Which leaves advocates of uranium sales to India with the drug-dealer’s defence: some other countries have abandoned the principle that nuclear trade should be restricted to Non-Proliferation Treaty signatories so Australia might as well follow suit. Yet, as Ron Walker, former Chair of the IAEA Board of Governors, argued last week: “India is a democracy and yes we want to be in their good books, but that is no reason to drop our principles and our interests. To make an exception for them would be crass cronyism. If you make exceptions to your rules for your mates, you weaken your ability to apply them to everyone else. How could we be harder on Japan and South Korea if they acquired nuclear weapons? Could we say Israel is less of a mate than India?”
The alternative course for Australia is to side with the large majority of the world’s countries who want to re-establish and reinforce the principle that nuclear trade should be restricted to countries that have signed the Non-Proliferation Treaty and take seriously their non-proliferation and disarmament commitments.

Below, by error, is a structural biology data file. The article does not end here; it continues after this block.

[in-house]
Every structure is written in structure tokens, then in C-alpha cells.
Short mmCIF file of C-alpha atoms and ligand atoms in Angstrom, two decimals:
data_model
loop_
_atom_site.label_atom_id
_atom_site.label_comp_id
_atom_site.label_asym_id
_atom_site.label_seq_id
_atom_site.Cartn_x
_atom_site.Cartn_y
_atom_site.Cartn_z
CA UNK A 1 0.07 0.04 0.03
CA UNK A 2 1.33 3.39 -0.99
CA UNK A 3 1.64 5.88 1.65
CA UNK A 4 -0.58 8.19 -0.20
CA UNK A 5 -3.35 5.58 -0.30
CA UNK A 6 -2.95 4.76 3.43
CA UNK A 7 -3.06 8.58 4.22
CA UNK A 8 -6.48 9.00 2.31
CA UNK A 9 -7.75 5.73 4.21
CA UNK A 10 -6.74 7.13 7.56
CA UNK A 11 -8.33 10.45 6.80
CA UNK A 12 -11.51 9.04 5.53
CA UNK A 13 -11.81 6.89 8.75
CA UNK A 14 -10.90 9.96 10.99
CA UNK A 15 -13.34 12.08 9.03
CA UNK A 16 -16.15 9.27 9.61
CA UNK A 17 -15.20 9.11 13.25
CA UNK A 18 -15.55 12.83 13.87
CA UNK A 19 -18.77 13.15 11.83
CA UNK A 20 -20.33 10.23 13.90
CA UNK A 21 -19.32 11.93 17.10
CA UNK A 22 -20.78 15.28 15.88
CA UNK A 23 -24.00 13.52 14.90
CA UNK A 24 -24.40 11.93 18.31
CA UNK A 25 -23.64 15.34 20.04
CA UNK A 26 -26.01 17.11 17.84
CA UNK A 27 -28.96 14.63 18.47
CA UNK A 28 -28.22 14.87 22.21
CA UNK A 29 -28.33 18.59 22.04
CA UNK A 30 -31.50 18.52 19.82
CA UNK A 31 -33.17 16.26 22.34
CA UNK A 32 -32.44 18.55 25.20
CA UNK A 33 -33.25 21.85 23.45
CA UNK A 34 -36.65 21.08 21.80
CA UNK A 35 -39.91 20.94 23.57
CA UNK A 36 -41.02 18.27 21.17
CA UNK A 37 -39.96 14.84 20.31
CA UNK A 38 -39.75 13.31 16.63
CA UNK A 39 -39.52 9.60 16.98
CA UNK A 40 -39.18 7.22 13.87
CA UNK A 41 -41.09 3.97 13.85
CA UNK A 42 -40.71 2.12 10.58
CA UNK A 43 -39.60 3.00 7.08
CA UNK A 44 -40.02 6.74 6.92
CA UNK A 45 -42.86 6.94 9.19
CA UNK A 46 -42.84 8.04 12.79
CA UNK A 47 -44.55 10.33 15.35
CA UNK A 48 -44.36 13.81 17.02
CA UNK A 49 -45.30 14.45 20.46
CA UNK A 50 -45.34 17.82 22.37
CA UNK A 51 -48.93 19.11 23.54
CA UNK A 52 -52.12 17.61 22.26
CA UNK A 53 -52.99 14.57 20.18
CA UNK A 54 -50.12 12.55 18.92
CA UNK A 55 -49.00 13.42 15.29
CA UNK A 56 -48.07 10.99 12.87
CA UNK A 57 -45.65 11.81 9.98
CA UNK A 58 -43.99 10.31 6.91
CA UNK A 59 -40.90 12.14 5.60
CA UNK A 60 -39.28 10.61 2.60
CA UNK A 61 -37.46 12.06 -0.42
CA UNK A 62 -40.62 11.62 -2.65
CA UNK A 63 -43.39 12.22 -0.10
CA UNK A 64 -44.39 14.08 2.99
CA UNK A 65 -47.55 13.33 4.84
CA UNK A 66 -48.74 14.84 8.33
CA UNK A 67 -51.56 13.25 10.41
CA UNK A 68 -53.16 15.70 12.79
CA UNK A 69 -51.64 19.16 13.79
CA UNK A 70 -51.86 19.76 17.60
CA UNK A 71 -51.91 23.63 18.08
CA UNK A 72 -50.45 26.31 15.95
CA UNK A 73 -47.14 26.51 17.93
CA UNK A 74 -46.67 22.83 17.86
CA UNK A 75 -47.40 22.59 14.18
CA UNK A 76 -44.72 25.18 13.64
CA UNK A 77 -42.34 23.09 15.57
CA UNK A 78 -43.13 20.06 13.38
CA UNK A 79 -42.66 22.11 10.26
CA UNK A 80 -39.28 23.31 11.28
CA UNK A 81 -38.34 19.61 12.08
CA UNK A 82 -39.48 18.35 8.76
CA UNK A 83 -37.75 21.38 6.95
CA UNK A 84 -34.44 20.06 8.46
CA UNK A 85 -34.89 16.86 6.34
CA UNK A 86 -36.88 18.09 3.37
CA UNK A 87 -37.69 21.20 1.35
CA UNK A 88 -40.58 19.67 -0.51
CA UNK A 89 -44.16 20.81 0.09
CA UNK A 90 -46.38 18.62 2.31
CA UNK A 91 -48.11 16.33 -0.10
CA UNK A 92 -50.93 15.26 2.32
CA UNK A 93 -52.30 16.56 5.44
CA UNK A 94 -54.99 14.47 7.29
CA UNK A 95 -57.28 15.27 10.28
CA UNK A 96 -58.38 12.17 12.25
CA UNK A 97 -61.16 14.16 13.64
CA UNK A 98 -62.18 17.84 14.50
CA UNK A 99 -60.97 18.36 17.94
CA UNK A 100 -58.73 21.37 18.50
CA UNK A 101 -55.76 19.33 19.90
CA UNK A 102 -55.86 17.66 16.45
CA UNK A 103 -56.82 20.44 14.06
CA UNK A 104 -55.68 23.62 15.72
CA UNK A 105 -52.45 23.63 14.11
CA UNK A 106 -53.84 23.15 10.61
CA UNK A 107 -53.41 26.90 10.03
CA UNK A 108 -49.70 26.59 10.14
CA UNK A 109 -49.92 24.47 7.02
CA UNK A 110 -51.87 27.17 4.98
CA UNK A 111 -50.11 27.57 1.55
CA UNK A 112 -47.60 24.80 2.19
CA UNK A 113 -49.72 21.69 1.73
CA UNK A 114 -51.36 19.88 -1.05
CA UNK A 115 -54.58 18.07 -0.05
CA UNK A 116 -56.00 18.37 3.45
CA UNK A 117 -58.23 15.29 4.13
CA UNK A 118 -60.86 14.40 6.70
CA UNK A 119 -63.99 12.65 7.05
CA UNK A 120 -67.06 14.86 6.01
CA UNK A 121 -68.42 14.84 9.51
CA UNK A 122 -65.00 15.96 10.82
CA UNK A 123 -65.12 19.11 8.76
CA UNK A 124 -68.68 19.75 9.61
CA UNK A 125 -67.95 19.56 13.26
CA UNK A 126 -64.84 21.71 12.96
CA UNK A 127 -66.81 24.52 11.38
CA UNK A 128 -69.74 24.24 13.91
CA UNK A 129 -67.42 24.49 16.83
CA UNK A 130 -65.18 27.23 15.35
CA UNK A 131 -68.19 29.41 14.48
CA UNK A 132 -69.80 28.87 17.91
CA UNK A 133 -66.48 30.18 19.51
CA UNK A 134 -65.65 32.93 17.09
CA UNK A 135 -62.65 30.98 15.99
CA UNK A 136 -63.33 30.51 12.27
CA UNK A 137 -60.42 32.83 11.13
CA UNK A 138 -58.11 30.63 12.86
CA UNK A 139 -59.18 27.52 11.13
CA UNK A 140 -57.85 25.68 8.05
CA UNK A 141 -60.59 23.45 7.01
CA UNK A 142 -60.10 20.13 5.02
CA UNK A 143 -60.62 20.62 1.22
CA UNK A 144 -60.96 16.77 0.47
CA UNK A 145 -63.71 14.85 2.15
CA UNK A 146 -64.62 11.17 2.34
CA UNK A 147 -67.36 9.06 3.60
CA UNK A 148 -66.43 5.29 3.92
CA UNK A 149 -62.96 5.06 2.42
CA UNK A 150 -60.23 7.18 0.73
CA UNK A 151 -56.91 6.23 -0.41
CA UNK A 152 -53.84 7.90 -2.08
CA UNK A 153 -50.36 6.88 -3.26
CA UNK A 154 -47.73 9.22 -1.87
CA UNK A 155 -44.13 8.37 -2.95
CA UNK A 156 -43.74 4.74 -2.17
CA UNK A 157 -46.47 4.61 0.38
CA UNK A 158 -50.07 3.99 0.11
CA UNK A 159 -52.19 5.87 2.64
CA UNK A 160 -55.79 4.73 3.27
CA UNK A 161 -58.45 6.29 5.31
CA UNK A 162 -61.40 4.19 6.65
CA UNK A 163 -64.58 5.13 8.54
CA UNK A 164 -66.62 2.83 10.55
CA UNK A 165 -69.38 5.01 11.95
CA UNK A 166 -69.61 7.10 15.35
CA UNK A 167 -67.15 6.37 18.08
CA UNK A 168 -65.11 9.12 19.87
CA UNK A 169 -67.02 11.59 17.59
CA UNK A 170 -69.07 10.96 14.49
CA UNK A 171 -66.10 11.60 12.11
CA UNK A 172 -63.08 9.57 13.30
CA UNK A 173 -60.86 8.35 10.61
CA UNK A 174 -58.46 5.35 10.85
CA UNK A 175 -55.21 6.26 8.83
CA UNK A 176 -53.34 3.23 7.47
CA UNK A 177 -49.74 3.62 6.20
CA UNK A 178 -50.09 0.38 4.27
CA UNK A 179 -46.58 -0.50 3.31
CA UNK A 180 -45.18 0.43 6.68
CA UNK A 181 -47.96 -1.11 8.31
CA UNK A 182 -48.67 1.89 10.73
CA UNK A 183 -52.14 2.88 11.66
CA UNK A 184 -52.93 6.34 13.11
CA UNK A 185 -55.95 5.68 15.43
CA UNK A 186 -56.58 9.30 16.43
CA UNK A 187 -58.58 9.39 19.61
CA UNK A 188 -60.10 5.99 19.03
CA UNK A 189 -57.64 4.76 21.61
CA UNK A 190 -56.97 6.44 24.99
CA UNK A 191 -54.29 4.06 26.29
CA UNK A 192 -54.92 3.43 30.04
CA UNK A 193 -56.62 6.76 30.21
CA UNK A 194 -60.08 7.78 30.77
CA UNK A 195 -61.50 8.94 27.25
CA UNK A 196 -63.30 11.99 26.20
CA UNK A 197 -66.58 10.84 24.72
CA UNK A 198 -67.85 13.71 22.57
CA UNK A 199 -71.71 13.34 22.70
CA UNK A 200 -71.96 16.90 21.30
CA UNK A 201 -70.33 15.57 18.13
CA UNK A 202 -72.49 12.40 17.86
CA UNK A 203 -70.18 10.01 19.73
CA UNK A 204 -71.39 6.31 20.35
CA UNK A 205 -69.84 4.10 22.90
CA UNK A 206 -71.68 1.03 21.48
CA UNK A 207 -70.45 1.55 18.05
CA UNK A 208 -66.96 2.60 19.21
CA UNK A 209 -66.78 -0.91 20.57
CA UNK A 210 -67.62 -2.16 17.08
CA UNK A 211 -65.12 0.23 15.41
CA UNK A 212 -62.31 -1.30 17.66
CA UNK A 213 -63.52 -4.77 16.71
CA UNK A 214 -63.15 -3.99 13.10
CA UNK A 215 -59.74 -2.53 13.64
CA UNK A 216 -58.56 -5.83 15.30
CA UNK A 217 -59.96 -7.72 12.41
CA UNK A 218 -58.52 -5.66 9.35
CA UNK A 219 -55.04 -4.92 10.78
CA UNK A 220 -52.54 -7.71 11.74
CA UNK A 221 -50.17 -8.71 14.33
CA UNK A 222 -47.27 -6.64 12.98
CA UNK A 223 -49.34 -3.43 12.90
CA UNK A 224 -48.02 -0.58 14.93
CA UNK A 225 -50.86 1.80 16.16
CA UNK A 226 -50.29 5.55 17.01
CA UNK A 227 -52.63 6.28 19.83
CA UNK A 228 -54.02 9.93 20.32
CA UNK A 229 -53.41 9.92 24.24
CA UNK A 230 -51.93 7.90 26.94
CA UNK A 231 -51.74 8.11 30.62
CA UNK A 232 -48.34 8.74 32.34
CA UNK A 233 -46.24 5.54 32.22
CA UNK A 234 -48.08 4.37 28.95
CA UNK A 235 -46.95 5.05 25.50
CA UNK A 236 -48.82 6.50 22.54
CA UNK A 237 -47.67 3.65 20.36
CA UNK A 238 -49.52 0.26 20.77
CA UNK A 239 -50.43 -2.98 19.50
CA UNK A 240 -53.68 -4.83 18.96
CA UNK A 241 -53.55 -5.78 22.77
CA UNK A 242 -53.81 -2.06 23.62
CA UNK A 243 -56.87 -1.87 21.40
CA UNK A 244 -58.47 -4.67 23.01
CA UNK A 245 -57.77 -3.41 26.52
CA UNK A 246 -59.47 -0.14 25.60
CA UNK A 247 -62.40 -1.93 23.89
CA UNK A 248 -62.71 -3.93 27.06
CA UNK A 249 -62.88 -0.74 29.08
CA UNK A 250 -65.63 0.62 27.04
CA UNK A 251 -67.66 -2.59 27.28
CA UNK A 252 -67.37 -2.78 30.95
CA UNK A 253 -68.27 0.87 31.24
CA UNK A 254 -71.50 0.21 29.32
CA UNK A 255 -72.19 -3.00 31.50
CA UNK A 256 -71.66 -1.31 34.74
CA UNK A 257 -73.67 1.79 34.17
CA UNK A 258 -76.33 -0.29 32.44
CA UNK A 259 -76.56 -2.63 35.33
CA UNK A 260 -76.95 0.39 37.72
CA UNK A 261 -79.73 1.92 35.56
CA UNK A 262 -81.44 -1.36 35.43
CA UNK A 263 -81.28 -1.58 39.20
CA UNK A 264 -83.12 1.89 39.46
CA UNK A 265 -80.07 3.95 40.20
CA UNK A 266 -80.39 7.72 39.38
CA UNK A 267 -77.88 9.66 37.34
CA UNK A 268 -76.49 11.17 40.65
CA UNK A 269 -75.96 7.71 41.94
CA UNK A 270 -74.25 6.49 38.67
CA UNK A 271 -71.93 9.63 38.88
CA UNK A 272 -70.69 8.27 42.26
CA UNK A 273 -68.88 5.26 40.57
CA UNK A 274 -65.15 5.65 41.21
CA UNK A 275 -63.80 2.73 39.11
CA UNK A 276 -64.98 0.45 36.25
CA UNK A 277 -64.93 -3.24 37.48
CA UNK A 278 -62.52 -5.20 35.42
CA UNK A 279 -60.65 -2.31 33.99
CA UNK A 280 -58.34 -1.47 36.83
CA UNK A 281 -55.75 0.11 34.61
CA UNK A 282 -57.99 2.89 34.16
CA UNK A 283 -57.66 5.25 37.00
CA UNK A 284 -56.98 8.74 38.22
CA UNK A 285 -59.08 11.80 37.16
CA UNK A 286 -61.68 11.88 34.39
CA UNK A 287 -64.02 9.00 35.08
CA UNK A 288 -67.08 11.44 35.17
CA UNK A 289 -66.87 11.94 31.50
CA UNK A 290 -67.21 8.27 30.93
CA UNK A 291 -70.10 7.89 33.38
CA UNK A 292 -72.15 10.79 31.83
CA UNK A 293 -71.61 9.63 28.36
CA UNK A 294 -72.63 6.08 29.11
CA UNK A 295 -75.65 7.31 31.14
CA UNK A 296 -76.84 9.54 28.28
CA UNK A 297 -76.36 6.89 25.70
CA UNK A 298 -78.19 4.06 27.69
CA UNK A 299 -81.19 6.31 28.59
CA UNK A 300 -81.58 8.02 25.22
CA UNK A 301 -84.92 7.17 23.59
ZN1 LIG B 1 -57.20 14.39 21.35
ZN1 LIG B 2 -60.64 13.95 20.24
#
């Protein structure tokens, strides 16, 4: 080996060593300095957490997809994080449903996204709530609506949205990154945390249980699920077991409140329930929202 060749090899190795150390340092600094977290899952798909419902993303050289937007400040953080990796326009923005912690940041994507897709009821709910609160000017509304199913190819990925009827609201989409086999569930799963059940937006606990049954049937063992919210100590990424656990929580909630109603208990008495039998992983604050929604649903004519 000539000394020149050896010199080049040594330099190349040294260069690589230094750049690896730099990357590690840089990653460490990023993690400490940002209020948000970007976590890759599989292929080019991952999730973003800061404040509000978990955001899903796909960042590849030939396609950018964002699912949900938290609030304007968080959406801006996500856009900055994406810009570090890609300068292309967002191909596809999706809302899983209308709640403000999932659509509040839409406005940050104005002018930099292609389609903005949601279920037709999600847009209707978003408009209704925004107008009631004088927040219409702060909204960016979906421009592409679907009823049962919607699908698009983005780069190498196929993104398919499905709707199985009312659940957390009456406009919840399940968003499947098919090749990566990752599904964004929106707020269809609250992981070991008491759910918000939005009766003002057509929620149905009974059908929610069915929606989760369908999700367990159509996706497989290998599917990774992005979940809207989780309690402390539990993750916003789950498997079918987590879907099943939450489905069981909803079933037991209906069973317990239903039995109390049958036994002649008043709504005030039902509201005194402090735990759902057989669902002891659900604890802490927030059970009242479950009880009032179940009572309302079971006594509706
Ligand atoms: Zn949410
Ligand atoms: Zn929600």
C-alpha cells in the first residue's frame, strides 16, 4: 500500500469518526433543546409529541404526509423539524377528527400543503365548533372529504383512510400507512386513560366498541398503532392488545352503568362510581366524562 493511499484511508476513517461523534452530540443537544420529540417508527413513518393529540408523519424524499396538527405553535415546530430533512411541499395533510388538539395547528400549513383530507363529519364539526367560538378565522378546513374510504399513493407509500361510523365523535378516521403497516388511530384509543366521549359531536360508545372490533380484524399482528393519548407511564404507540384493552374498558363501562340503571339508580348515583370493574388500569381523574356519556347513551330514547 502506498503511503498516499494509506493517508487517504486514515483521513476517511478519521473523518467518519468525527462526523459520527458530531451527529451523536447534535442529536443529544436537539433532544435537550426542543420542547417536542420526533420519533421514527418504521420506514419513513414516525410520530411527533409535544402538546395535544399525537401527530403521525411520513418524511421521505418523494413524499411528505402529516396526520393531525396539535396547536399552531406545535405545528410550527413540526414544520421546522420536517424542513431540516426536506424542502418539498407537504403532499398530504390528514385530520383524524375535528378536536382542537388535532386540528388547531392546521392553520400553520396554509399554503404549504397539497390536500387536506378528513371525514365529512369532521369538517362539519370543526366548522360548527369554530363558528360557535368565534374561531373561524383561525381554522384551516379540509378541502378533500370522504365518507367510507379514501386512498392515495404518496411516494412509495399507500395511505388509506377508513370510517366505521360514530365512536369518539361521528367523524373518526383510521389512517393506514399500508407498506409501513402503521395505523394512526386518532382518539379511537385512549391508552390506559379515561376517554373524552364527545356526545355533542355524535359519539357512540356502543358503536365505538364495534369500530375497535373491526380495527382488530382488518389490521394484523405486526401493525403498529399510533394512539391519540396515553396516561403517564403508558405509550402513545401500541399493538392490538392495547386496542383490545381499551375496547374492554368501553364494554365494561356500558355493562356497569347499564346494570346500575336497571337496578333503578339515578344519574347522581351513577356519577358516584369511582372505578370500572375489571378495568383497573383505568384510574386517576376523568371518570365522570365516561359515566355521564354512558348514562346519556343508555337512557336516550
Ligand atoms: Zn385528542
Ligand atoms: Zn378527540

We could take a principled rather than an unprincipled approach. We could lead rather than follow.
Australia’s bargain basement Boxing Day special on uranium
Online Opinion, 9 Dec 2011
How low can Australia go with uranium export policy? Can we match the bargain-basement Boxing Day specials? You bet we can. We now have uranium export agreements with all of the ‘declared’ nuclear weapons states – the U.S., U.K., China, France, Russia – although not one of them takes seriously its obligation under the Non-Proliferation Treaty (NPT) to pursue disarmament in good faith. That weakness, among others, is now being used to justify disregarding the NPT altogether with sales to India. Selling uranium to countries in breach of nuclear non-proliferation and disarmament norms violates Australian government policy and binding Labor platform policy. That’s pretty low.